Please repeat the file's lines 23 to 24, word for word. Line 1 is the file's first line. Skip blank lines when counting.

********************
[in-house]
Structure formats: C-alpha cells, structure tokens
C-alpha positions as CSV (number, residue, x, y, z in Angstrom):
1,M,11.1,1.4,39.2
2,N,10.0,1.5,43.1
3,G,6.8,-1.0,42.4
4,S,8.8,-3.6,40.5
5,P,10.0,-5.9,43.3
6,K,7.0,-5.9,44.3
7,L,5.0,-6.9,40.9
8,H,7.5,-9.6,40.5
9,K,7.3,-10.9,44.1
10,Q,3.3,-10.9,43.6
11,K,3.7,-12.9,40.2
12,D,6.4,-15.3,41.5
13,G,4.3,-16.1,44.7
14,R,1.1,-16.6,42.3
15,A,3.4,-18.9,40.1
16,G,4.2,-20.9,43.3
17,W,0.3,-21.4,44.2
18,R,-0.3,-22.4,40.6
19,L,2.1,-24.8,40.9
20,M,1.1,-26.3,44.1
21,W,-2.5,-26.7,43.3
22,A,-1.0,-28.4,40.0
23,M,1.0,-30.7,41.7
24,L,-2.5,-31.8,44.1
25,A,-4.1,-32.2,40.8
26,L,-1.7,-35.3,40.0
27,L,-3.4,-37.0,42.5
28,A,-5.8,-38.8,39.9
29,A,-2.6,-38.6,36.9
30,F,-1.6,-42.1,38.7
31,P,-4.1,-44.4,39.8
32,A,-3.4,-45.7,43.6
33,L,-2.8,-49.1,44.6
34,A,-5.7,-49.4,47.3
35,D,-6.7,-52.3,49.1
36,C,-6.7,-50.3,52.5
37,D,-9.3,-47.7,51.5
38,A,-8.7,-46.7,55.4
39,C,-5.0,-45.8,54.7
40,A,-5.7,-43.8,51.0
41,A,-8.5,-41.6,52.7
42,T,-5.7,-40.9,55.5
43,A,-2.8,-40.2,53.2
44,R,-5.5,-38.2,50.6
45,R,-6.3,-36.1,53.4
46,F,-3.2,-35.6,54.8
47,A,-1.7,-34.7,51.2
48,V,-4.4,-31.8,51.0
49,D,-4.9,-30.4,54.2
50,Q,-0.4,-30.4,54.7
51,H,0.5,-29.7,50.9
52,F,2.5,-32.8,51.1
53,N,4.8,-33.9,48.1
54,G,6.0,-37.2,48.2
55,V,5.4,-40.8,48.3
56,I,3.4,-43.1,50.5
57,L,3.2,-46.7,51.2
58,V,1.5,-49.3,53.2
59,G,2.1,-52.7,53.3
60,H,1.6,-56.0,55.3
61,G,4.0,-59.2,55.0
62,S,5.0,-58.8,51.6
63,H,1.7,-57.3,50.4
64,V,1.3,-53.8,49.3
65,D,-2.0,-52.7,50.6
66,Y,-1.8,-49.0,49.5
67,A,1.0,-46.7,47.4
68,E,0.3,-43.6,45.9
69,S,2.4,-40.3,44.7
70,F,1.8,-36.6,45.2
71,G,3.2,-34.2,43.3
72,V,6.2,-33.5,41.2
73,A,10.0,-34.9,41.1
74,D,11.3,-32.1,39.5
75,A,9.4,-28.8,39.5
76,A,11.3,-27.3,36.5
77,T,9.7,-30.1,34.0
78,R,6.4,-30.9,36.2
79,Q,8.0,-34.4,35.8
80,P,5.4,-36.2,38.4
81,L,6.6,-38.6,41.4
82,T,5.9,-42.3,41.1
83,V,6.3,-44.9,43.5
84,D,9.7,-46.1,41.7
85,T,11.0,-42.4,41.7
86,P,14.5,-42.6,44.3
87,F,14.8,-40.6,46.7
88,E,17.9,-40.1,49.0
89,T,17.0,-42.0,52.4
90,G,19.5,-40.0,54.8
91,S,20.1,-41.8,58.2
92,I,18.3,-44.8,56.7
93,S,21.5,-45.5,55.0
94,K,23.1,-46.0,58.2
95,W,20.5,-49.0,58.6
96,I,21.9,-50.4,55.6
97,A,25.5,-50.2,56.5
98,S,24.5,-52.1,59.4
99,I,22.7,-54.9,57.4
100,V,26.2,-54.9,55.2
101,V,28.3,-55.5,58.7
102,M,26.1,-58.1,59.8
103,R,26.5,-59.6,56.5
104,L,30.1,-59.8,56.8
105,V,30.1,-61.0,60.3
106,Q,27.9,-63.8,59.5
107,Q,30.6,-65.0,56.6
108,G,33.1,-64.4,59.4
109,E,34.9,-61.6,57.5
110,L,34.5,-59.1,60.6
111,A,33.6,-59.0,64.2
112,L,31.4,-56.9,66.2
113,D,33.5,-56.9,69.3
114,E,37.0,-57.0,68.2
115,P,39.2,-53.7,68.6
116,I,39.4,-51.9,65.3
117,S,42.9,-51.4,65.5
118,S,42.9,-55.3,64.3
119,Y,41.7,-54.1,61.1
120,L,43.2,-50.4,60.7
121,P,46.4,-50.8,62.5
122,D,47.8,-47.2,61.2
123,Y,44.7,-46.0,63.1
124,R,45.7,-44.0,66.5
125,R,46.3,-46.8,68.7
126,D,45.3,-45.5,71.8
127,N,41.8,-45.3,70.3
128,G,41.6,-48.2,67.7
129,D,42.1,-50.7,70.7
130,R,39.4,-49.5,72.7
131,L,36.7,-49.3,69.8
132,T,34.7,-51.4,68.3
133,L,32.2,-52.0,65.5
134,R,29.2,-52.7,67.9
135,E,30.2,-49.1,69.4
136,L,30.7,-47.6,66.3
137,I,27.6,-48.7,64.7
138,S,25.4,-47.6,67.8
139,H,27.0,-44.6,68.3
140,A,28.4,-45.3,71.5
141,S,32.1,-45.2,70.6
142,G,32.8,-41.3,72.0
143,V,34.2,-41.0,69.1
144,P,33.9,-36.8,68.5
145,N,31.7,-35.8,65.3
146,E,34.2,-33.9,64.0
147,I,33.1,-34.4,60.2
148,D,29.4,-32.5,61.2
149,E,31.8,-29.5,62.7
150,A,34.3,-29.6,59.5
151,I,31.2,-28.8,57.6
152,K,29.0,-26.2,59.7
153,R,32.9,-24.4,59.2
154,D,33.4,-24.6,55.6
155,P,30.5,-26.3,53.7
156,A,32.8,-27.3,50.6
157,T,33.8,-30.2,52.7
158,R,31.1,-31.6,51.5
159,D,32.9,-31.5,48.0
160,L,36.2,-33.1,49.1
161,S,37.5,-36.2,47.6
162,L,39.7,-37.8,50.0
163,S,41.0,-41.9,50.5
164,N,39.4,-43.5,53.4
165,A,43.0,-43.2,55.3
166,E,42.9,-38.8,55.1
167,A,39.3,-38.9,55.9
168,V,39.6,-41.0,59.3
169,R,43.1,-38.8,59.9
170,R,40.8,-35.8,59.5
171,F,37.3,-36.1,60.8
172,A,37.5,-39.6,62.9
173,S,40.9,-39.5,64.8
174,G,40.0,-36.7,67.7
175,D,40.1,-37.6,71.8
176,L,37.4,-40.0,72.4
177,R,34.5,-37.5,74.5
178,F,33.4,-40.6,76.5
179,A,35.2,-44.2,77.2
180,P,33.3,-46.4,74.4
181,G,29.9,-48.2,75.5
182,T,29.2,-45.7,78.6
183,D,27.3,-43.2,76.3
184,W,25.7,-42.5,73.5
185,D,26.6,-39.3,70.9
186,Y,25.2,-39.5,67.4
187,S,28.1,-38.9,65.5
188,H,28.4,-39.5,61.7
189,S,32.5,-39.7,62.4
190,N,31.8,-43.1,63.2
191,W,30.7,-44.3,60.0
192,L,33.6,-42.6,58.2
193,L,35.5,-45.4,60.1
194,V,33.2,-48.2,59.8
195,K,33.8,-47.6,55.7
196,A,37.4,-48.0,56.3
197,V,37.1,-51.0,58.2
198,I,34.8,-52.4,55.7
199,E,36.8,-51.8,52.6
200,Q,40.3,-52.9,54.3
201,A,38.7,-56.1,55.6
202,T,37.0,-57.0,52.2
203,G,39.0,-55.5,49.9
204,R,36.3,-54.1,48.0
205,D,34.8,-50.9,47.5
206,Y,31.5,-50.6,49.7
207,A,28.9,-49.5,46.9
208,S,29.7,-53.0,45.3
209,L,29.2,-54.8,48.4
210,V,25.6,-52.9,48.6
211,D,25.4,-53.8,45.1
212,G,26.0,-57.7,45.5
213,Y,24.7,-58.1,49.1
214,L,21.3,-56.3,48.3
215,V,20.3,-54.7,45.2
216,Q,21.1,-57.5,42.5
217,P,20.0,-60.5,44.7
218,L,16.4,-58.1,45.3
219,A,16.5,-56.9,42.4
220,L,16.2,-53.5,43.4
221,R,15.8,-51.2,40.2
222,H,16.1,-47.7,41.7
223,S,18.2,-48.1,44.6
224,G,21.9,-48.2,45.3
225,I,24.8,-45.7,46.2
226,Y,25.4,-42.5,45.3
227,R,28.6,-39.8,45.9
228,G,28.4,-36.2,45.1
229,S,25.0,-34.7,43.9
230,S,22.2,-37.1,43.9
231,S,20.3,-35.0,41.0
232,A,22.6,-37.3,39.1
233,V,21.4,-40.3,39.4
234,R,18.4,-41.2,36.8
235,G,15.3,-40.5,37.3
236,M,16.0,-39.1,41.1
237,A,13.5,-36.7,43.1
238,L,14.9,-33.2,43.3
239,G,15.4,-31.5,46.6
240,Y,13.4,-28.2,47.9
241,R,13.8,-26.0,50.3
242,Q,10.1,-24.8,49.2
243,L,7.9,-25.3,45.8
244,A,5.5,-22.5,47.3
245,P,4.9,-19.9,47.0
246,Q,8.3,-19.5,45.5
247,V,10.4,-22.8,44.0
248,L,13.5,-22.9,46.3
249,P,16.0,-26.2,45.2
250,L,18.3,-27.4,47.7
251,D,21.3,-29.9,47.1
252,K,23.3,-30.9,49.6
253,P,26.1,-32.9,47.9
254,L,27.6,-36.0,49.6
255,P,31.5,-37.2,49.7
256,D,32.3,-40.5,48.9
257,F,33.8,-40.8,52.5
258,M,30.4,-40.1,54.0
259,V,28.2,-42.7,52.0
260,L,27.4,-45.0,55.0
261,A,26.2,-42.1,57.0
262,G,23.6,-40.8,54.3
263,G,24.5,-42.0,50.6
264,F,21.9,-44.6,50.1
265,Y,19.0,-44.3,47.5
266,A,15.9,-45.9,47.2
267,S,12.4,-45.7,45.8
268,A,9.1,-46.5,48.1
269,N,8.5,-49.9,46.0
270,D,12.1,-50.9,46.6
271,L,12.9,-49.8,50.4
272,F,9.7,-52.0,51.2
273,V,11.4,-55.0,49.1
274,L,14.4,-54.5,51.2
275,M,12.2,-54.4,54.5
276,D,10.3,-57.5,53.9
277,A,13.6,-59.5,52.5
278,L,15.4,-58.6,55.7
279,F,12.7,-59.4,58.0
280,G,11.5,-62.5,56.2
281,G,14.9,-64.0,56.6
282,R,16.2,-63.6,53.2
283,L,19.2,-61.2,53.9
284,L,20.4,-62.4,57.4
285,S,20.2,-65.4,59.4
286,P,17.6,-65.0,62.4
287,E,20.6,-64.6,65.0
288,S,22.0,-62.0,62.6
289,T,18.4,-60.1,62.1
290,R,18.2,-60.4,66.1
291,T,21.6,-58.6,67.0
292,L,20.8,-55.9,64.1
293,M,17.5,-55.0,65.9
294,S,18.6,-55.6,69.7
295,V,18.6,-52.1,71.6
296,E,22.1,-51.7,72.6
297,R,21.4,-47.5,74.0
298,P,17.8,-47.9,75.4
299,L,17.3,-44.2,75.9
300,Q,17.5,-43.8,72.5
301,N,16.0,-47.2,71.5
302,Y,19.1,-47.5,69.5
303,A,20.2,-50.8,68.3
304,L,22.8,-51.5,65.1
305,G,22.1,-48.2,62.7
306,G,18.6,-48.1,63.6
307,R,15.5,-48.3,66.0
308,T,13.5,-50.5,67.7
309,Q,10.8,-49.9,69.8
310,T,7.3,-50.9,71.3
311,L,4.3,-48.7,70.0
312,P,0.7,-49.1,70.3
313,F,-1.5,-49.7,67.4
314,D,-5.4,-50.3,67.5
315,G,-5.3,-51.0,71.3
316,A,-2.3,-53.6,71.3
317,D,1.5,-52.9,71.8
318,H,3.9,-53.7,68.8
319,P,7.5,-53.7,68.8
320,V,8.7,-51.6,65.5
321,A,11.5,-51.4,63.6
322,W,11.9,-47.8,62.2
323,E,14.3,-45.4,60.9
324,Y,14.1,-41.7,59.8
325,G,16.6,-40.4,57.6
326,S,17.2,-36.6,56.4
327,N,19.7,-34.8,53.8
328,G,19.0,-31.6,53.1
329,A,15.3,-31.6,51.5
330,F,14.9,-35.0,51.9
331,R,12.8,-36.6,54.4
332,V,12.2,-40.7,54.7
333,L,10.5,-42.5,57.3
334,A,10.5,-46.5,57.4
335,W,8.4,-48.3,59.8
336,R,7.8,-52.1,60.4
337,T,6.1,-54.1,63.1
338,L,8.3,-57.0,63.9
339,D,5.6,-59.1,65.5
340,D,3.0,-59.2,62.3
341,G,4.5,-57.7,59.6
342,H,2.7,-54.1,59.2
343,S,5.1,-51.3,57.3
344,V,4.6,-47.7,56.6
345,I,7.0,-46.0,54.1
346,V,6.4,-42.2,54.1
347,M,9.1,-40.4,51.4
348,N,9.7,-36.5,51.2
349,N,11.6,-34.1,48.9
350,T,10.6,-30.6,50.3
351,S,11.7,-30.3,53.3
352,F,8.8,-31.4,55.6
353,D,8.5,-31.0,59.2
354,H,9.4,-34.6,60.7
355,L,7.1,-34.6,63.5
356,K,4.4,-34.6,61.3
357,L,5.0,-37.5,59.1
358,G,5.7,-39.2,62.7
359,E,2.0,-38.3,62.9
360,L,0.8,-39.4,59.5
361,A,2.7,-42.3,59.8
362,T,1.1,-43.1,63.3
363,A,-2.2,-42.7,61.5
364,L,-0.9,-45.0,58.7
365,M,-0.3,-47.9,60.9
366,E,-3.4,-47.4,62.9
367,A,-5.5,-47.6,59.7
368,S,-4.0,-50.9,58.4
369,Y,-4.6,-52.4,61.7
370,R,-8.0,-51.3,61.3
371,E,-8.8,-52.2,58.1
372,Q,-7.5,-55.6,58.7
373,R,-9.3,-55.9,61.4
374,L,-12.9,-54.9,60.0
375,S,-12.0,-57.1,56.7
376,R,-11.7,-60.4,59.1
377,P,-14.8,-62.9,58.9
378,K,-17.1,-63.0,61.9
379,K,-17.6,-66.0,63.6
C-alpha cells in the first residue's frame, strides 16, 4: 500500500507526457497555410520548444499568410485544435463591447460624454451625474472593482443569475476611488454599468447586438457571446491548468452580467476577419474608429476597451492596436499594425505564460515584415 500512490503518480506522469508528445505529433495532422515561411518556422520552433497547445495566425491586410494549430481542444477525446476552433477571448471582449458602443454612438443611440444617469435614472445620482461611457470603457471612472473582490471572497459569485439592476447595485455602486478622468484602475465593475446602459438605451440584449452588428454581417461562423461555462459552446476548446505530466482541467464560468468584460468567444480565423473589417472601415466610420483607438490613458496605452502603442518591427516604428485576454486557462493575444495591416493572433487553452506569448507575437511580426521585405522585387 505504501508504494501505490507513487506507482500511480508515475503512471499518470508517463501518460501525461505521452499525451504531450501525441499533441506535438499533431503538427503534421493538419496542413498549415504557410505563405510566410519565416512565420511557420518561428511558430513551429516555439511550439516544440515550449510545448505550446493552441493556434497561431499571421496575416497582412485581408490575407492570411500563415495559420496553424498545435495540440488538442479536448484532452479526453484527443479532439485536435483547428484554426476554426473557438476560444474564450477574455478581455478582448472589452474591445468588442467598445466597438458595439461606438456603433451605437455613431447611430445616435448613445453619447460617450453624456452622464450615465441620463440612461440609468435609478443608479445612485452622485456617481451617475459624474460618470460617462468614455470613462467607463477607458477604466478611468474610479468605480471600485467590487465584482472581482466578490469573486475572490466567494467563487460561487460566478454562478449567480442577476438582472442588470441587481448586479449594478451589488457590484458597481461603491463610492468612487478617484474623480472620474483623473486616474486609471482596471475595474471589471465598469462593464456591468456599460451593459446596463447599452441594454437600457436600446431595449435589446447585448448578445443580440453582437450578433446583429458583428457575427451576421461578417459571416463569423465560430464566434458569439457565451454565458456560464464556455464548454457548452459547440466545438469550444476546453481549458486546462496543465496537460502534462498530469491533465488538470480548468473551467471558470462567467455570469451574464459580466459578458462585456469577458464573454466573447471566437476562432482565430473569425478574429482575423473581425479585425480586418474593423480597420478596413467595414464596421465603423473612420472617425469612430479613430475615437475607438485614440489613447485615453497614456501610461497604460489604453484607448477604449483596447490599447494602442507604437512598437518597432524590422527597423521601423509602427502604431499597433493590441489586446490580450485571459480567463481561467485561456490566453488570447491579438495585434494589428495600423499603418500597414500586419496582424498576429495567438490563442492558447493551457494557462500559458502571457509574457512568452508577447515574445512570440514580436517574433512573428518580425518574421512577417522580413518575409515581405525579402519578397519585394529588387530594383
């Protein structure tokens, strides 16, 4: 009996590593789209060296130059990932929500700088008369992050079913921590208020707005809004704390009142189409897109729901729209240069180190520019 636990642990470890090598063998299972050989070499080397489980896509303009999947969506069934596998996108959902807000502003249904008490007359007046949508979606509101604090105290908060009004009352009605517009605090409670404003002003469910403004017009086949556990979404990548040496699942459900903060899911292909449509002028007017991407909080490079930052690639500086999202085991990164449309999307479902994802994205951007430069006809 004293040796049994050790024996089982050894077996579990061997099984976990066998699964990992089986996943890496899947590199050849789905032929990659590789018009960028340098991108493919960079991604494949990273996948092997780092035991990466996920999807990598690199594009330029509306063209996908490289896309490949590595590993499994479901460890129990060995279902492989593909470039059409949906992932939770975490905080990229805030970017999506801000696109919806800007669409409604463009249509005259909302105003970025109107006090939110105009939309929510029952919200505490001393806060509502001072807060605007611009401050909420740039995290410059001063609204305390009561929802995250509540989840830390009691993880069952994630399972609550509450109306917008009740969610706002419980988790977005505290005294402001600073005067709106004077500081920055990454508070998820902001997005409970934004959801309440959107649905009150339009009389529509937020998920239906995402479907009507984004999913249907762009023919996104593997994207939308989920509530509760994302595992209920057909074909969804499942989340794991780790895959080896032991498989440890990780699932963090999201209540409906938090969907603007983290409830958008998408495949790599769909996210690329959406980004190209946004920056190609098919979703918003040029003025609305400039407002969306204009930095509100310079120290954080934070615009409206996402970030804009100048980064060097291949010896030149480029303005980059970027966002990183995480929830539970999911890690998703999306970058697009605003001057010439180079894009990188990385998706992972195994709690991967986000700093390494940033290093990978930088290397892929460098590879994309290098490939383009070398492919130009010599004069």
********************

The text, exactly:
20,M,1.1,-26.3,44.1
21,W,-2.5,-26.7,43.3